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  • Print publication year: 1998
  • Online publication date: June 2012

3 - Universal Algebra


The purpose of this chapter is twofold. On the one hand, it introduces basic notions from universal algebra (such as terms, substitutions, and identities) on a syntactic level that does not require (or give) much mathematical background. On the other hand, it presents the semantic counterparts of these syntactic notions (such as algebras, homomorphisms, and equational classes), and proves some elementary results on their connections. Most of the definitions and results presented in subsequent chapters can be understood knowing only the syntactic level introduced in Section 3.1. In order to obtain a deeper understanding of the meaning of these results, and of the context in which they are of interest, a study of the other sections in this chapter is recommended, however. For more information on universal algebra see, for example, [100, 55, 173].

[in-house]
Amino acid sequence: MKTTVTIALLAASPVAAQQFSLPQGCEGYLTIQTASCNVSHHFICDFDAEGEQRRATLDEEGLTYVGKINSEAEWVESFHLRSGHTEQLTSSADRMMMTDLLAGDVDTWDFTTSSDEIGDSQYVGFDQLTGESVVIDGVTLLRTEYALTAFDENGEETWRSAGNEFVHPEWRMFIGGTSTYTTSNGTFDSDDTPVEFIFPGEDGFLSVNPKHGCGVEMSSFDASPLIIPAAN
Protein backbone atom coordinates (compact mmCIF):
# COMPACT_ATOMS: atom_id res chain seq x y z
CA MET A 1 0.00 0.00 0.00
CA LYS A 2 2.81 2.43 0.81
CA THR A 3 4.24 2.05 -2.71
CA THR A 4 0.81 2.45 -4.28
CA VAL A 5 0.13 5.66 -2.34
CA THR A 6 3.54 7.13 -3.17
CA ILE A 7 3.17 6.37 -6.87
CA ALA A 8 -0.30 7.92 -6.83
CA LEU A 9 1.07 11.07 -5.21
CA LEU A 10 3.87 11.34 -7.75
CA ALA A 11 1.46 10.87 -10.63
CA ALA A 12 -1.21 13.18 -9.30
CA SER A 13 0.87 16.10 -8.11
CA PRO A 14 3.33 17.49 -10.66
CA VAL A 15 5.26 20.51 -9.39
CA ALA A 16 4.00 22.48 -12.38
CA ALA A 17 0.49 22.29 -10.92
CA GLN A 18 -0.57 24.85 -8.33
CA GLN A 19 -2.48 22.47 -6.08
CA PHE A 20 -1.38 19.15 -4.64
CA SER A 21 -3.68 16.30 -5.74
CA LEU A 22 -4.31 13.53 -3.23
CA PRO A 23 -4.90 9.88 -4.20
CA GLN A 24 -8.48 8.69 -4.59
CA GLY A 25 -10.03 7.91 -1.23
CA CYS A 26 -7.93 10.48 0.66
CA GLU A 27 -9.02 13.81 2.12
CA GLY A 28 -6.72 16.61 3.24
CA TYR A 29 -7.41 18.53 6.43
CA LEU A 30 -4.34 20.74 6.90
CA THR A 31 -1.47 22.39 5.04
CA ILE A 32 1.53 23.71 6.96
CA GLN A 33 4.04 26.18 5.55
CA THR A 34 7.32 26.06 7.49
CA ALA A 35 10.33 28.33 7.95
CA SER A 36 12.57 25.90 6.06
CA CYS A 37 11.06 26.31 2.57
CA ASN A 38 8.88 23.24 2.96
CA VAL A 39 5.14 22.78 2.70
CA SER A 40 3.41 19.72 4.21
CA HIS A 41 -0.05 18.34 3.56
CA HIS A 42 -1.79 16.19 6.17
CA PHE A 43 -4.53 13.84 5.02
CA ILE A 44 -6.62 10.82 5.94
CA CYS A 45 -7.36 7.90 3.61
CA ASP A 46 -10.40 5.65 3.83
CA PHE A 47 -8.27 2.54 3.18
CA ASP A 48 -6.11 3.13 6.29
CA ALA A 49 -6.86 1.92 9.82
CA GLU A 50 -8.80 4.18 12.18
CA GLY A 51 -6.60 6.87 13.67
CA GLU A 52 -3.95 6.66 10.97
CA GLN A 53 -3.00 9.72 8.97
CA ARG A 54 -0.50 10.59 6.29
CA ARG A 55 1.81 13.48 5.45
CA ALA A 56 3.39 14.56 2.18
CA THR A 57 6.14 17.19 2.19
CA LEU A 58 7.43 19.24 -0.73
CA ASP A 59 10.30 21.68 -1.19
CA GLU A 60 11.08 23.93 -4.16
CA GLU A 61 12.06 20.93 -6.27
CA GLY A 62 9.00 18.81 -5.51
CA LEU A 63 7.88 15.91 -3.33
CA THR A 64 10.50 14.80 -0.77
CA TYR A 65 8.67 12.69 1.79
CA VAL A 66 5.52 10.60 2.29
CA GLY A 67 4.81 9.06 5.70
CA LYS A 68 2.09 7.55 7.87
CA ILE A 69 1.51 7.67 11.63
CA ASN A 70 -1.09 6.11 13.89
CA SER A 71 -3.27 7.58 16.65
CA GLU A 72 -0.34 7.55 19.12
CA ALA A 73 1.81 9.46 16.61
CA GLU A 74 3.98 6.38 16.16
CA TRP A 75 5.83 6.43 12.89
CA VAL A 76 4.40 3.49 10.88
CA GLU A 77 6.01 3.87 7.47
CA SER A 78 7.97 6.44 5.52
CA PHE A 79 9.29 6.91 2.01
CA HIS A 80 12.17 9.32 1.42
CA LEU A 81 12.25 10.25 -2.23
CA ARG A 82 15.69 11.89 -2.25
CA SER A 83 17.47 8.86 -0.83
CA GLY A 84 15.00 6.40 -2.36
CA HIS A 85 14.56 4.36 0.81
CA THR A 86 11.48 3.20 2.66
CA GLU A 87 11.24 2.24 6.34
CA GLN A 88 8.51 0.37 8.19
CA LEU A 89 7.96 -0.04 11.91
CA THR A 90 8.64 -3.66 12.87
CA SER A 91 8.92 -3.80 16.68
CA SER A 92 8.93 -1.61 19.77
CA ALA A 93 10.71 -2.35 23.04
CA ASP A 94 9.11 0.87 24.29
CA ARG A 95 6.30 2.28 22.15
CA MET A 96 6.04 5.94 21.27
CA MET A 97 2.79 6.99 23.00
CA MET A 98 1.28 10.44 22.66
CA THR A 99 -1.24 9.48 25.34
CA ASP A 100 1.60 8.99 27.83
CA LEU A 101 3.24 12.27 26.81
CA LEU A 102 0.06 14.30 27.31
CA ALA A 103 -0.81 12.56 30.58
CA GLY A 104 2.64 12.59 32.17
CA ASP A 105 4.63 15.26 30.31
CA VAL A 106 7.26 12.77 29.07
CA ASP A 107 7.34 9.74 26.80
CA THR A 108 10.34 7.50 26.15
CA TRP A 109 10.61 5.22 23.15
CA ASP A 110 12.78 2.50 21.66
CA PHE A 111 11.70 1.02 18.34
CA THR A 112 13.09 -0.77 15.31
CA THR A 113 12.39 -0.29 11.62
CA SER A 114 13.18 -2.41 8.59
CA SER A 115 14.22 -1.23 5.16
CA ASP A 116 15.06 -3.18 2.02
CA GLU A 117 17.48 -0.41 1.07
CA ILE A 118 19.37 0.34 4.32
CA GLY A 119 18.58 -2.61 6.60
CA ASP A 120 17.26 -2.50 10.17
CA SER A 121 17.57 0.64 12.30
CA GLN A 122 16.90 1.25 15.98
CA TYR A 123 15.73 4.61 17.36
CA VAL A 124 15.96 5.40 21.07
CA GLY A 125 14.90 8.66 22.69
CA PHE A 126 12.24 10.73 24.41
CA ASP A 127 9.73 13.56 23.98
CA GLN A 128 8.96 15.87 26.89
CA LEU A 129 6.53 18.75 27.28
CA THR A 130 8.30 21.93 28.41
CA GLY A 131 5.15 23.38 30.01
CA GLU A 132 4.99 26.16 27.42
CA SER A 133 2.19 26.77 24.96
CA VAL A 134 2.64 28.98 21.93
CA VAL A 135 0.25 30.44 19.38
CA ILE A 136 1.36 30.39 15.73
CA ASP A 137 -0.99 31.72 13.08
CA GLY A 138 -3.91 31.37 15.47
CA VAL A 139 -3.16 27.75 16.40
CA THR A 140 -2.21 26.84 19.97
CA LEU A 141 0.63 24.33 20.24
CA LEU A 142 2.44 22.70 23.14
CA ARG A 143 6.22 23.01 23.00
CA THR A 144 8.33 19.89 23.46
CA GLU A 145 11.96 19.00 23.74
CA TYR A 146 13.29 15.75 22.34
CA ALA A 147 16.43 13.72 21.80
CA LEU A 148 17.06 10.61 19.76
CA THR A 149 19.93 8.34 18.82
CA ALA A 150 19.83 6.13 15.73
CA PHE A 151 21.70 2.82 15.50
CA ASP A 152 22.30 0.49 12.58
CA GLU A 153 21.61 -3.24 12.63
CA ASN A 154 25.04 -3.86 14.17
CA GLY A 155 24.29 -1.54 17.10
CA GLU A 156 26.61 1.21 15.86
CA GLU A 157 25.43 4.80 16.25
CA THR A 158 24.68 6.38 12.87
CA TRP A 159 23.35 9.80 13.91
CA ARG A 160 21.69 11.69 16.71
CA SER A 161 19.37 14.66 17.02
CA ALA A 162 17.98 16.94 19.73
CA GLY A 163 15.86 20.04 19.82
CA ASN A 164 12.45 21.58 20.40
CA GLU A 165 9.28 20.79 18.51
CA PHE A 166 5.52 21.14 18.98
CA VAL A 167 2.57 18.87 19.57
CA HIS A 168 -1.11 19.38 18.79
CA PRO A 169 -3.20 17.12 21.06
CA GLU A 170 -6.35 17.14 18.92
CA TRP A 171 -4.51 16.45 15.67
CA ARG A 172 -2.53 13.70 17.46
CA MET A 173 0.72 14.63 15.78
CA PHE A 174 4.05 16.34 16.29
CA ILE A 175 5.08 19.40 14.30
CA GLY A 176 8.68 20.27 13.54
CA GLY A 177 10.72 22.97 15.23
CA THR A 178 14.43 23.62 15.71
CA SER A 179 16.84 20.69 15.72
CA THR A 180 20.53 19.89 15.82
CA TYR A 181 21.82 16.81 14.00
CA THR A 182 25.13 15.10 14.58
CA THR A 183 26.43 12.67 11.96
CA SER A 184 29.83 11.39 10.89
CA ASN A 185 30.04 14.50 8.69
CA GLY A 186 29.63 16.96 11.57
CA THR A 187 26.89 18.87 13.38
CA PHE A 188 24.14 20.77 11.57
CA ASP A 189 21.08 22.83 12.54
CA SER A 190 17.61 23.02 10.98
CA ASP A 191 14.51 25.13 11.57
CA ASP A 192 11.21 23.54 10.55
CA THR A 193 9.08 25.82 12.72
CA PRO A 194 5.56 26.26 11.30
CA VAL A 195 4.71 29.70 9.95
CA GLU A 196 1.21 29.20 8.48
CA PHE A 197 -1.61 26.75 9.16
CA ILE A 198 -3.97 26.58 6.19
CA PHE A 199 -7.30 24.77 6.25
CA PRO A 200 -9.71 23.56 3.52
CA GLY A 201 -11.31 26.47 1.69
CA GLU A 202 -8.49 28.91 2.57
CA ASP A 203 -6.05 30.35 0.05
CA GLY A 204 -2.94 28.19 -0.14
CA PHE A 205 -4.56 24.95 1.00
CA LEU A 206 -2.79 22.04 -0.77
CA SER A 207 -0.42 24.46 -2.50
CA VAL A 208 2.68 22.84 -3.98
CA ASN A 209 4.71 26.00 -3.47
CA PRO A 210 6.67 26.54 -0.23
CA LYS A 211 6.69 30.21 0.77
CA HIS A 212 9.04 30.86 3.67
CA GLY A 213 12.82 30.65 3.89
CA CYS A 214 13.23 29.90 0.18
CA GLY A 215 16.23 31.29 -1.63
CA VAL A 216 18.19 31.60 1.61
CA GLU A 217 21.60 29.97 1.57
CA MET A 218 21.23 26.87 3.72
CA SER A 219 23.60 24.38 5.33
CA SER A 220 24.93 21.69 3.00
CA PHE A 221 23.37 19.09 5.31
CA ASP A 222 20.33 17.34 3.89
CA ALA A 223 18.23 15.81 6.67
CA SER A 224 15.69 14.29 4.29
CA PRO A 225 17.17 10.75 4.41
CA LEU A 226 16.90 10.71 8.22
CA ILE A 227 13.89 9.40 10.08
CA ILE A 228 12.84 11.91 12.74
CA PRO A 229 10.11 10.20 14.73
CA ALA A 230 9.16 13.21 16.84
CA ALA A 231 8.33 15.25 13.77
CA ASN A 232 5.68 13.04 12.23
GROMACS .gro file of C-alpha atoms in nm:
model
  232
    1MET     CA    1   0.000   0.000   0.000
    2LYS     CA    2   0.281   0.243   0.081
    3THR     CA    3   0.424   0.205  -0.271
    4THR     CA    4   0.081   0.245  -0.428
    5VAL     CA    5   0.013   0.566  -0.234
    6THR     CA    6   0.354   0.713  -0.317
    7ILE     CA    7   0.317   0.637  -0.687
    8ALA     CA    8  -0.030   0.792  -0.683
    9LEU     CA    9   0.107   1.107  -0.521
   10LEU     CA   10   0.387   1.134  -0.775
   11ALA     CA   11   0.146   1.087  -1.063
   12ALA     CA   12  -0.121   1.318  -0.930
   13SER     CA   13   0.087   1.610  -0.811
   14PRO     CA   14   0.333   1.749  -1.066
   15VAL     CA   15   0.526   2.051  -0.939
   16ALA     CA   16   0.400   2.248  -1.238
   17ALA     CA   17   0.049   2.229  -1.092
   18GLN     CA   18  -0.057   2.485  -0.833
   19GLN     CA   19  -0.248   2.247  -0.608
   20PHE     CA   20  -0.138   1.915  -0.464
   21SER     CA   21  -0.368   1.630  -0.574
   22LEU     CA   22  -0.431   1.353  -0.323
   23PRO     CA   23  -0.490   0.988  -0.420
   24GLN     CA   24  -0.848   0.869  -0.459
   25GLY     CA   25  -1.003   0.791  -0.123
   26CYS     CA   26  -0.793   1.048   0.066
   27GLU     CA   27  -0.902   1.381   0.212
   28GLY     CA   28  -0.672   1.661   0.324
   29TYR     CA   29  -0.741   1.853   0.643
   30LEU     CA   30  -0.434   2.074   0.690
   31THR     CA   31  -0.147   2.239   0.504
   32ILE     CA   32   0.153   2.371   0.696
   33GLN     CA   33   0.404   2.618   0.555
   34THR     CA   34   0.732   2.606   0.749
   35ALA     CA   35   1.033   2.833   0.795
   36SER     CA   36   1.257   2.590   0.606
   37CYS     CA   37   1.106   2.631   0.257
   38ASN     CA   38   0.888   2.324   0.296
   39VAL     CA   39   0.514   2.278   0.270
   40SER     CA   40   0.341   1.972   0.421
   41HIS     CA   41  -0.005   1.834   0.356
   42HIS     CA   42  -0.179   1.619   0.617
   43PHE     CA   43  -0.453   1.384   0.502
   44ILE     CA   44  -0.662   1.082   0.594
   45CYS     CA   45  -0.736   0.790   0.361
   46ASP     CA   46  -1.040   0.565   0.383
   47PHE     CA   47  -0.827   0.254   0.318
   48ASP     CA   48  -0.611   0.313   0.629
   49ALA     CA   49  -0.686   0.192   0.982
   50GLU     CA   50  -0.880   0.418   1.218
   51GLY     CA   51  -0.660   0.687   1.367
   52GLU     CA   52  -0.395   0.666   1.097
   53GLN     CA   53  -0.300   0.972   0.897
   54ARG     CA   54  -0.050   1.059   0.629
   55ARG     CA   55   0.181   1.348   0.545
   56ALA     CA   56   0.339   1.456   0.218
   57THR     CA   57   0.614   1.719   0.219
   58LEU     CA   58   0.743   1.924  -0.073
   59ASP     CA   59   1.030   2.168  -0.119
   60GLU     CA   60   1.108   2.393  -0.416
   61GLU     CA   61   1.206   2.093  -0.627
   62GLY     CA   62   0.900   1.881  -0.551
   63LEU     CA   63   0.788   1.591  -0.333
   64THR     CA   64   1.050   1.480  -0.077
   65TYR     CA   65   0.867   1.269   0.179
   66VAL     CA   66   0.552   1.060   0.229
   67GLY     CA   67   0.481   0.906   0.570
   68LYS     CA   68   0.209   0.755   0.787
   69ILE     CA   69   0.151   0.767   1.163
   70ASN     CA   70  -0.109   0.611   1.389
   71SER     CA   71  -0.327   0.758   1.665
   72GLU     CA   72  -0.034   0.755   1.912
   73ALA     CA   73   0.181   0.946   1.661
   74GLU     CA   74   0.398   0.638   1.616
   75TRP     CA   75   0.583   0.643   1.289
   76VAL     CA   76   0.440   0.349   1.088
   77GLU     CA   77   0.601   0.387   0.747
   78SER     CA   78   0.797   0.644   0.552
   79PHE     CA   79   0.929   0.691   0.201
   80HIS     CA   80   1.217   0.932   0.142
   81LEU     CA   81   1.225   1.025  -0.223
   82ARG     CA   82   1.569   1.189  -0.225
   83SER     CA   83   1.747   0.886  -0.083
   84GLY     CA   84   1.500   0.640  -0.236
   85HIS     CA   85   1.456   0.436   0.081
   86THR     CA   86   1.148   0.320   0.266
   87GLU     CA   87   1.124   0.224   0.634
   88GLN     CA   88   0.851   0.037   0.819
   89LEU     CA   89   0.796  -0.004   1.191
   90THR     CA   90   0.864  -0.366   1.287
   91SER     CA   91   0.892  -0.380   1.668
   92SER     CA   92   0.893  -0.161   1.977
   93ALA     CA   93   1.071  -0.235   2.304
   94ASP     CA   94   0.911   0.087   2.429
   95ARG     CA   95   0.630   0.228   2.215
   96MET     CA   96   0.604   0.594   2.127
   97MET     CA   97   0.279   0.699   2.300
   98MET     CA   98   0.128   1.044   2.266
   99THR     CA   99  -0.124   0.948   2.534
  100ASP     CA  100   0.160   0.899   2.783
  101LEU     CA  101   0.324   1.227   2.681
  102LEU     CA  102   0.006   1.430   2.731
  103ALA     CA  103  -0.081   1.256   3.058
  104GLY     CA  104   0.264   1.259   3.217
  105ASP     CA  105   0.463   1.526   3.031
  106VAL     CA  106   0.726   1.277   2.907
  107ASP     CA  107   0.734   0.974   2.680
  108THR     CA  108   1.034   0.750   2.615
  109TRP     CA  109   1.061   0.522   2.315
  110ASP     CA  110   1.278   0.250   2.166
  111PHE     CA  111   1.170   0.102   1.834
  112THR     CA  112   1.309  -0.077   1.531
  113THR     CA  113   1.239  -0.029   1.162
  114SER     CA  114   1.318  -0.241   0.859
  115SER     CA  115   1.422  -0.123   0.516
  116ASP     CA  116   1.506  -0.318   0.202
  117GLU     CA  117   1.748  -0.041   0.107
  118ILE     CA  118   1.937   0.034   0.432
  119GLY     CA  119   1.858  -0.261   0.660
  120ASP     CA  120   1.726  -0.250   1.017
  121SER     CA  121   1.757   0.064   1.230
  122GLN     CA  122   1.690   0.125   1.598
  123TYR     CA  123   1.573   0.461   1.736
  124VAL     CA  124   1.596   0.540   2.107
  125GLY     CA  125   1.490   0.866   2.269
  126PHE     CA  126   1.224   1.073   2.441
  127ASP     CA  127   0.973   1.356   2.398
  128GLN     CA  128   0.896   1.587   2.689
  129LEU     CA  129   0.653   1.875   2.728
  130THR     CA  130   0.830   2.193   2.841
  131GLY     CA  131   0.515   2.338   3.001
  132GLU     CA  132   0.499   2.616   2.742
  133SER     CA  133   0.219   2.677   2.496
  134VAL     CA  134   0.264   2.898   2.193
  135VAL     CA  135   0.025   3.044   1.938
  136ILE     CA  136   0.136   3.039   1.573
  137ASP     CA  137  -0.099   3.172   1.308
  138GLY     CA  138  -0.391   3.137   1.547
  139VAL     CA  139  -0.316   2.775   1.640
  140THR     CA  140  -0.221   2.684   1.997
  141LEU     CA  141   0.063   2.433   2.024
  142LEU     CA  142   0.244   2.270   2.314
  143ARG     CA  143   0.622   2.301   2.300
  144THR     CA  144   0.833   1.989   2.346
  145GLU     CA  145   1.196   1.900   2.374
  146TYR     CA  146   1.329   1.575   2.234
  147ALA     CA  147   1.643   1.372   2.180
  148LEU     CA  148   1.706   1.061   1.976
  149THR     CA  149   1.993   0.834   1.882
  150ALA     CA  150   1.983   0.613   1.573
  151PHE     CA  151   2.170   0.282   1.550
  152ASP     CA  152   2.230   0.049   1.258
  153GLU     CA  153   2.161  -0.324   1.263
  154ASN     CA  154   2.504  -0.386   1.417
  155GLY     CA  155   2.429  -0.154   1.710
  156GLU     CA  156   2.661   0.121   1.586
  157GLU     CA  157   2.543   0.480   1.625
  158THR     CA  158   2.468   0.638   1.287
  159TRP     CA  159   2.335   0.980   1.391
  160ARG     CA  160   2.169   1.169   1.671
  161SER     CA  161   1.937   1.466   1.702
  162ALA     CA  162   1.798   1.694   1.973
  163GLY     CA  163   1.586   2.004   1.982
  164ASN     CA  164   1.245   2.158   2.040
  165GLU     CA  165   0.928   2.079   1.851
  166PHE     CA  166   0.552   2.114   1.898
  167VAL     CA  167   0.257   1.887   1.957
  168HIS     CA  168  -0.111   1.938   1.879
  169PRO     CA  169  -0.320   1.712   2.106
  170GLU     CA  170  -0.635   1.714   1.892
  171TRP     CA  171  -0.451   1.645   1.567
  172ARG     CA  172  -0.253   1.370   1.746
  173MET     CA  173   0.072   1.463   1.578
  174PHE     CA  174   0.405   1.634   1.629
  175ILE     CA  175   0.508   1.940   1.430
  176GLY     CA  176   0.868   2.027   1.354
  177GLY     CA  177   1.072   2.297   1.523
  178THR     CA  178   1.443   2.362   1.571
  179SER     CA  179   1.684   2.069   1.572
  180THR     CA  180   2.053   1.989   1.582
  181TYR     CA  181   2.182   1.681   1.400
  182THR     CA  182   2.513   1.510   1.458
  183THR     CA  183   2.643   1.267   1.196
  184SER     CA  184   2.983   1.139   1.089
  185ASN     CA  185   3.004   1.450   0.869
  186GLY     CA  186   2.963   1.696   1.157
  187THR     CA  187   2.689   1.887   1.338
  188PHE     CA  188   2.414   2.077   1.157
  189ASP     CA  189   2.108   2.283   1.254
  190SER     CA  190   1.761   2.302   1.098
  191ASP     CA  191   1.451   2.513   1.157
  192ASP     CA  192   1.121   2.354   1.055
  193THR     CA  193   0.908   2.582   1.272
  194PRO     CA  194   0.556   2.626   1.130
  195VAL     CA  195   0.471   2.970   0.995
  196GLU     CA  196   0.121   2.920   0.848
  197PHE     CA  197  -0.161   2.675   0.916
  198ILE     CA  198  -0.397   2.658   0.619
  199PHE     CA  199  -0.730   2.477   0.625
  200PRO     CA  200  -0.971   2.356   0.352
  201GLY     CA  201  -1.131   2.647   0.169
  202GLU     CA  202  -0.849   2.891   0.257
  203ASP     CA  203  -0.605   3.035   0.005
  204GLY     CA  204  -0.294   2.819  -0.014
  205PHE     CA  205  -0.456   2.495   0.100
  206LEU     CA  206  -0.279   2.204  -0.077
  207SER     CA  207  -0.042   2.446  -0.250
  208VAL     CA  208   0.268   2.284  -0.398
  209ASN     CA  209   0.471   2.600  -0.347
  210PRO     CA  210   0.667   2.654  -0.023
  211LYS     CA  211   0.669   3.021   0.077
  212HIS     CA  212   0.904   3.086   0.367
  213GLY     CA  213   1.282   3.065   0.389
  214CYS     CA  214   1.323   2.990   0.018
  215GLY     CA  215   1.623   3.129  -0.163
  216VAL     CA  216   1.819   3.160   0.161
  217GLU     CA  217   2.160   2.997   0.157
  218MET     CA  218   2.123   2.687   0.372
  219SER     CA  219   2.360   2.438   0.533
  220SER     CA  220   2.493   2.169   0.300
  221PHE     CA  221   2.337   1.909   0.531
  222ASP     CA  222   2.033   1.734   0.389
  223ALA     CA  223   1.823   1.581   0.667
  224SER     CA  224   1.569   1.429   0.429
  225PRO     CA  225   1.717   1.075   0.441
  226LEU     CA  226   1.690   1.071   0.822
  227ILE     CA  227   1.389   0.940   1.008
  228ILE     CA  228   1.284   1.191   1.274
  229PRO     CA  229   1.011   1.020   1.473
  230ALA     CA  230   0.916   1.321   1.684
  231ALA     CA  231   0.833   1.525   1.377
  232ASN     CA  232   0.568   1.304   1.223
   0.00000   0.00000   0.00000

Terms, substitutions, and identities

Terms will be built from function symbols and variables in the usual way. For example, if f is a binary function symbol, and x, y are variables, then f(x,y) is a term. To make clear which function symbols are available in a certain context, and which arity they have, one introduces signatures.

Definition 3.1.1 A signature Σ is a set of function symbols, where each f ∈ Σ is associated with a non-negative integer n, the arity of f. For n ≥ 0, we denote the set of all n-ary elements of Σ by Σ(n). The elements of Σ(0) are also called constant symbols.